This is, I think, the invitation of the text. Not to think about whether you’re condemned or not, but rather to think of what you’d actually say back to someone who was pushing and pushing and pushing. Pushing people to speak truthfully back to him, rather than to perform what they think will win them friends and influence. Jesus seemed uninterested in pandering to popularity — he regularly made life difficult for his friends and would–be followers. 

What’s helpful to remember is that in this fourth gospel, alongside such binary language from Jesus is the most elevated theology of friendship we find in the Christian scriptures. Jesus, in this gospel, is not interested in telling his friends to love their enemies. He’s interested in loving his friends till the end. This last supper depiction has him disrobe and wash the feet of those he loves. And even in this text, famous for being used as a battering ram about perishing and condemnation, the motivation of God towards the world is love not despair. For God so loved the world. This is a demonstration of an incarnation that is interested in the argument of being alive, not the ambivalence of affectation. 

So again. You. What do you say back? What do you assert? What could you say that’d make Jesus look at you and see a friend who is willing to speak truthfully to him, as he speaks truthfully to you. Lent is not about chocolate or wine, boys and girls. Lent is about this. Look. Listen. Speak back. This is the word of the Lord speaking to you. This is You speaking back to the Word of the Lord. 

Response

Once, when I was a school chaplain, and had an office full of young people for a reflection session, one of the young people asked me What do you think about Jesus? 

This was not a test. This was not an opportunity to bear witness. This was an experience where a twelve–year–old asked a serious question and wanted me to demonstrate truth and respect in the way I answered. 

I had been infected by all kinds of religious fear growing up. I had heard people preach fear–based sermons on “when you reject me before people I will reject you before God”. There were anxieties about evangelisation that had been baked into my bones. But here, in a chaplaincy, with a kind and good and intelligent and curious twelve–year–old, I was faced with a much more demanding — and, truthfuly a much more interesting — question. This young person wasn’t asking to be converted. They weren’t asking to be witnessed to. He was asking my experience. He was asking me to tell a story from the literature of my own life.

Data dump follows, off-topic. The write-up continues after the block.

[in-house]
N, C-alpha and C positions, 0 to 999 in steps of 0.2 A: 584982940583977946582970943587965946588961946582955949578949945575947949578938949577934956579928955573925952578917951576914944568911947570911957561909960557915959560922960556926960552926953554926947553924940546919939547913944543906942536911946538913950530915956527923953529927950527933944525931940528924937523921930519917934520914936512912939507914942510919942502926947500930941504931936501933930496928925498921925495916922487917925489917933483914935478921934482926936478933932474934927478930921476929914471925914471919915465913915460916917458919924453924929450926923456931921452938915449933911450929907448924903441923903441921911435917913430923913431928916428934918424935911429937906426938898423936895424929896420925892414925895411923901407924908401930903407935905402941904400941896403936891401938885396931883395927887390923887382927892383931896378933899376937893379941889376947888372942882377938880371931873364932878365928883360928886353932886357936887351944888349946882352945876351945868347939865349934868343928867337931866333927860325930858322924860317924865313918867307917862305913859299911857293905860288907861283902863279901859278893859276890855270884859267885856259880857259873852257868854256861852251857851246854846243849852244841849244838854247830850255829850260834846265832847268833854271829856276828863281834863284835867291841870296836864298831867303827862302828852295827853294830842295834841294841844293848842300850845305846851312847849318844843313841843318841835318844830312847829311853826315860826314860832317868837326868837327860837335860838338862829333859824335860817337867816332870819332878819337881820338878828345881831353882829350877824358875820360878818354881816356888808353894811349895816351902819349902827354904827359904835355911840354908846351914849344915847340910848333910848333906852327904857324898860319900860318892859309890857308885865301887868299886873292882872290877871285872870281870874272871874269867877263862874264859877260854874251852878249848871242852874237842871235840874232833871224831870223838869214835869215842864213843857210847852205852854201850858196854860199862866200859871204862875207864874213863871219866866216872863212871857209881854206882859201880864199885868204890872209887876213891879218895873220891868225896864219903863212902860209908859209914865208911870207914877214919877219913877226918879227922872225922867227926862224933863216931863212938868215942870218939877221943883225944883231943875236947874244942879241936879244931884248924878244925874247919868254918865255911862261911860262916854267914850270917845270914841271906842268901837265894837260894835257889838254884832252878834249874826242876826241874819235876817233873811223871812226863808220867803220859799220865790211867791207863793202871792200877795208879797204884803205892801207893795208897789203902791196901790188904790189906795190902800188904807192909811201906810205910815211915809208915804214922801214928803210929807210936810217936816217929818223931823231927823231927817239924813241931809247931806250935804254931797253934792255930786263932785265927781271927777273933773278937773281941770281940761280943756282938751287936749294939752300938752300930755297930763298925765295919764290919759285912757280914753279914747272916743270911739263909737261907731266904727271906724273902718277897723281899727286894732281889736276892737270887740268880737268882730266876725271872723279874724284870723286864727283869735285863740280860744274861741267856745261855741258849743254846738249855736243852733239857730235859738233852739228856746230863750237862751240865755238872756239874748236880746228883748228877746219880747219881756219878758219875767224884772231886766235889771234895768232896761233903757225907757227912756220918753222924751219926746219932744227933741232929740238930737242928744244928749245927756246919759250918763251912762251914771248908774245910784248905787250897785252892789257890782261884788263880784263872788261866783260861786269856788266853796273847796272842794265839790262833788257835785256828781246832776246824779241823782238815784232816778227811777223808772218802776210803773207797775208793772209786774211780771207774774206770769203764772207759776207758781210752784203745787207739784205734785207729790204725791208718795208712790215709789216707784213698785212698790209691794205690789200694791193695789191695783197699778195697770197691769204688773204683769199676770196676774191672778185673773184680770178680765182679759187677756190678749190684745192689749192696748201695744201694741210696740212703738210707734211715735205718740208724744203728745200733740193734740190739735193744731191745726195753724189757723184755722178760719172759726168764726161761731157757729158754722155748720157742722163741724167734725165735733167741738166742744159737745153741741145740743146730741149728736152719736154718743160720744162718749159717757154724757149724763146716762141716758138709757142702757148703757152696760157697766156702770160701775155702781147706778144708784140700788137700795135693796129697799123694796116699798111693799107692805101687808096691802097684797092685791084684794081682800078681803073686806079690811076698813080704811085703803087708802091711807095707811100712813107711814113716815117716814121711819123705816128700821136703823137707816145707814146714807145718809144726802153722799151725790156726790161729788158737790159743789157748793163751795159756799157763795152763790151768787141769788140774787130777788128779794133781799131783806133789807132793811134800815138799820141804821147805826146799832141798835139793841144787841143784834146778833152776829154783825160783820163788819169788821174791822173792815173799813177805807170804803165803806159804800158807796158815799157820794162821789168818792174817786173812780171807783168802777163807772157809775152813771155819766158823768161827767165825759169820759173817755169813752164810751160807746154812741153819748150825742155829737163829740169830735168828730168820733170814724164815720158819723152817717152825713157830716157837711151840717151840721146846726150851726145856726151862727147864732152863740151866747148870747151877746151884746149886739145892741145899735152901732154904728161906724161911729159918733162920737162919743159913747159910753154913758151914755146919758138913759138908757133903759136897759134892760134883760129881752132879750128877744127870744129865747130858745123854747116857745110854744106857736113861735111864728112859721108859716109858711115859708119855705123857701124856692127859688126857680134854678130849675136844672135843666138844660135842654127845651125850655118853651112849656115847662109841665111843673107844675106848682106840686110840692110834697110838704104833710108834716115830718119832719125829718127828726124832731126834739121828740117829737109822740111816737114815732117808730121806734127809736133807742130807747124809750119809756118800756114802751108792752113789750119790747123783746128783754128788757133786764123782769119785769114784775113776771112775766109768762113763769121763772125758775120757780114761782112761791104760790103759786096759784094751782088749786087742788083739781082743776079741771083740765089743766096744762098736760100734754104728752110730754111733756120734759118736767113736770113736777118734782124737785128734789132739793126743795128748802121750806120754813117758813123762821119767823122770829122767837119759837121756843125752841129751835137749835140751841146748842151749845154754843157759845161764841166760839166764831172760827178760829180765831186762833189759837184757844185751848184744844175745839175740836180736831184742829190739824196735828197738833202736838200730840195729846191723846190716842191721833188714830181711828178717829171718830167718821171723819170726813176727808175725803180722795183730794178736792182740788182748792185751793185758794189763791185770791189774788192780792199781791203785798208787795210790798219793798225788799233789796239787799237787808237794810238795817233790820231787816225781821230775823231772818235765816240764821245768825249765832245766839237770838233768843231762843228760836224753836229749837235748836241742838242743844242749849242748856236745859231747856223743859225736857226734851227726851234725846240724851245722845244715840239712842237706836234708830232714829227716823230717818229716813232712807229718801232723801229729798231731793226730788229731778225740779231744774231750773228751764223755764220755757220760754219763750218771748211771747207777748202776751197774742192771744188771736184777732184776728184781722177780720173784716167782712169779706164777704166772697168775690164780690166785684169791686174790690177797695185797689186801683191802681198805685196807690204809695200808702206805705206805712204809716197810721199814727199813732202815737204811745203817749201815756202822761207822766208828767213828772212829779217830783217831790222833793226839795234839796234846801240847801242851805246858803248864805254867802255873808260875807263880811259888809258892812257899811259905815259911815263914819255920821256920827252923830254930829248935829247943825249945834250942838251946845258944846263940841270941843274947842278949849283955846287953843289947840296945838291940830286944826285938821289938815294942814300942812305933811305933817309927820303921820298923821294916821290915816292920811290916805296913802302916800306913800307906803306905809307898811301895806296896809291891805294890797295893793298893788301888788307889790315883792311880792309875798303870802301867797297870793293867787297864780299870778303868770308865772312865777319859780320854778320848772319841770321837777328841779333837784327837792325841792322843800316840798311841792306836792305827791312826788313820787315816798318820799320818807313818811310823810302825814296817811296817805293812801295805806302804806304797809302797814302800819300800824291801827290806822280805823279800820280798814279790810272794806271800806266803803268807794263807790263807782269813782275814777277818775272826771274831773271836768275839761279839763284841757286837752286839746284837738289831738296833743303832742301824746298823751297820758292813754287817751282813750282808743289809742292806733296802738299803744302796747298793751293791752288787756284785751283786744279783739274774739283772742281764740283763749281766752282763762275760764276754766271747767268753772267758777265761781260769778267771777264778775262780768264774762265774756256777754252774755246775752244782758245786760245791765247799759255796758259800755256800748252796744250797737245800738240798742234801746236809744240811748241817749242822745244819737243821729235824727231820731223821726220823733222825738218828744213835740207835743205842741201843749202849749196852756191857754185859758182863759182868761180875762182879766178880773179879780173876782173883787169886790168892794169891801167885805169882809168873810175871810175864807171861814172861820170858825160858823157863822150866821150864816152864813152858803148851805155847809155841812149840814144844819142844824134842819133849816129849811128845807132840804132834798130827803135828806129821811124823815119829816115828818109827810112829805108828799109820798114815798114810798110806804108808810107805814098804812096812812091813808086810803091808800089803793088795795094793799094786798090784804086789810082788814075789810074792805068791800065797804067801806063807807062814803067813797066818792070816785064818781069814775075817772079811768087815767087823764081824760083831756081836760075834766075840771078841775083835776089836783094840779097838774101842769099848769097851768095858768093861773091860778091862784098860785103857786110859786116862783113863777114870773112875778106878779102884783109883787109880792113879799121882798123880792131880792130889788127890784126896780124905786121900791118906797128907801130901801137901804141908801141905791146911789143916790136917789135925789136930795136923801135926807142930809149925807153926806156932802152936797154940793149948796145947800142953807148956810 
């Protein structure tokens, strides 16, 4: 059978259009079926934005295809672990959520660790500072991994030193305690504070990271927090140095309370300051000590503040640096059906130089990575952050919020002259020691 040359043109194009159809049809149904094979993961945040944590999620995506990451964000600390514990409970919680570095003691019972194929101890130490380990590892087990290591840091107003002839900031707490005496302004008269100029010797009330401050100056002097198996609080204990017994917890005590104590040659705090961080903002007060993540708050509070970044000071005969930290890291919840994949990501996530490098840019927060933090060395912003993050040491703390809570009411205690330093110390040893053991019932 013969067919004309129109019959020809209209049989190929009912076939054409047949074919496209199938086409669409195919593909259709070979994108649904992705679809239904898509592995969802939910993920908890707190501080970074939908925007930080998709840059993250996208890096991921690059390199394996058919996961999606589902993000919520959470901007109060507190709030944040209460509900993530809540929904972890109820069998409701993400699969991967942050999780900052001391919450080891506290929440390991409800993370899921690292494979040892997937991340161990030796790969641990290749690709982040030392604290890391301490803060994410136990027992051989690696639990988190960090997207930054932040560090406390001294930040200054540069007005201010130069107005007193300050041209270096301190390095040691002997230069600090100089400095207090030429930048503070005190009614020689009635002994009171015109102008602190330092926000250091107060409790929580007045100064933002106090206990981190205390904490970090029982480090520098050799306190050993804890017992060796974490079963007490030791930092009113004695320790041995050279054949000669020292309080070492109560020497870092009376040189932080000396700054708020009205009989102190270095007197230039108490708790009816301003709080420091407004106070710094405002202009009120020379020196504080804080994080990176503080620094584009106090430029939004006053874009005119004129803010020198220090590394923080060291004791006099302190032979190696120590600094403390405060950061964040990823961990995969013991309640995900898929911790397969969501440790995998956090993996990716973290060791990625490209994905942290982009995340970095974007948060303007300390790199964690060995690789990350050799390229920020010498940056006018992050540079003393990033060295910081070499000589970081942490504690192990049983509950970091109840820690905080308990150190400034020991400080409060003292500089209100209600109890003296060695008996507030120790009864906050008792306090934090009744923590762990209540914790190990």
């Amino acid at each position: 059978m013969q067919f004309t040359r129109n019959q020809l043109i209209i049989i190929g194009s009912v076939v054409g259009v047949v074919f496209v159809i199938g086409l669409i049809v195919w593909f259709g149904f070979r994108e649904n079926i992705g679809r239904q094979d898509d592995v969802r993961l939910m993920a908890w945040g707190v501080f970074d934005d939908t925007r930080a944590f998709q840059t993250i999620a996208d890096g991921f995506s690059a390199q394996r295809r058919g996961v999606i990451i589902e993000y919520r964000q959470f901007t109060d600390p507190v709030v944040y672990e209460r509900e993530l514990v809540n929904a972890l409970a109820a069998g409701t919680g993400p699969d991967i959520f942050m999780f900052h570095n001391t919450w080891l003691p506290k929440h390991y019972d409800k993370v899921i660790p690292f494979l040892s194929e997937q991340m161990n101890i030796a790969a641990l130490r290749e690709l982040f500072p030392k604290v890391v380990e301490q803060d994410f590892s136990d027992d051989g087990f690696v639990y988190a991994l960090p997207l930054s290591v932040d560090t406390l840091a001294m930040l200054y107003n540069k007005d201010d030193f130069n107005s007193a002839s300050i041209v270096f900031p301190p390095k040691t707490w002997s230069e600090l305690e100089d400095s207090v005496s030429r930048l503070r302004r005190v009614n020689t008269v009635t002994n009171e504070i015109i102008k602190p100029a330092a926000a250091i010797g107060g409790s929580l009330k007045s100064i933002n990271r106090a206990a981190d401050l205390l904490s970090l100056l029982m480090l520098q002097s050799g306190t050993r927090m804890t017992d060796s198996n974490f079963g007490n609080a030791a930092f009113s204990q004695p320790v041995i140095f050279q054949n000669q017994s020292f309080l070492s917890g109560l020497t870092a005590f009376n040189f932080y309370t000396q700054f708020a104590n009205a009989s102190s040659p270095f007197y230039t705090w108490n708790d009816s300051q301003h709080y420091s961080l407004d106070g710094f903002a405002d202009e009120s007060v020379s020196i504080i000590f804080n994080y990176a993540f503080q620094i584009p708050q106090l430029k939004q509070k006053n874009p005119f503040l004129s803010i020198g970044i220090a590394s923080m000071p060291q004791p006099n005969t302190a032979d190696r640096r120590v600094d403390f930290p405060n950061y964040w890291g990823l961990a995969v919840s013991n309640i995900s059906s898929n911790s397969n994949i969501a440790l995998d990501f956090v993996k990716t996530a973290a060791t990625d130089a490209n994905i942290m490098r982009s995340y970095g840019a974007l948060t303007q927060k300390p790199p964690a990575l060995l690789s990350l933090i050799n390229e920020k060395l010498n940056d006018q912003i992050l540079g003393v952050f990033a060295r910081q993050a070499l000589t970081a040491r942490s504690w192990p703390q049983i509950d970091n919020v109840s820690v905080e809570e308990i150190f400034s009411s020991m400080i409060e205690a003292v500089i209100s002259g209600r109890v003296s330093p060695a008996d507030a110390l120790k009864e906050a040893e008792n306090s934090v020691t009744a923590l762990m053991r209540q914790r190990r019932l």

I loved what he asked. After I offered him my answer, I asked him. How about you? What do you think? 

He spoke. I listened. I have never forgotten him. 

What about you? What do you think about Jesus? 

Prayer

Strange man of Nazareth

You poked and prodded people around you.
People who had power were provoked into questions,
people with curiosity, too; you scraped surfaces,
willing to risk irritation or aggression in the name
of truthful encounters.

In our lives — tired and under demand as they are in
this time of pandemic — enliven us by the kind of
conversation that is unforgettable. Meet us
with ourselves as you meet us.

Because this is the water of life. You
drank from it. You needed it.
So do we.

Amen. 

Further Reading

Friends, in an entirely unrelated, but nonetheless relevant note, we are soon to approach the feast day of Saint Patrick, marked on March 17th.

This entry, with an excerpt from Patrick’s Confessio is one you might want to bookmark for the day, or share around.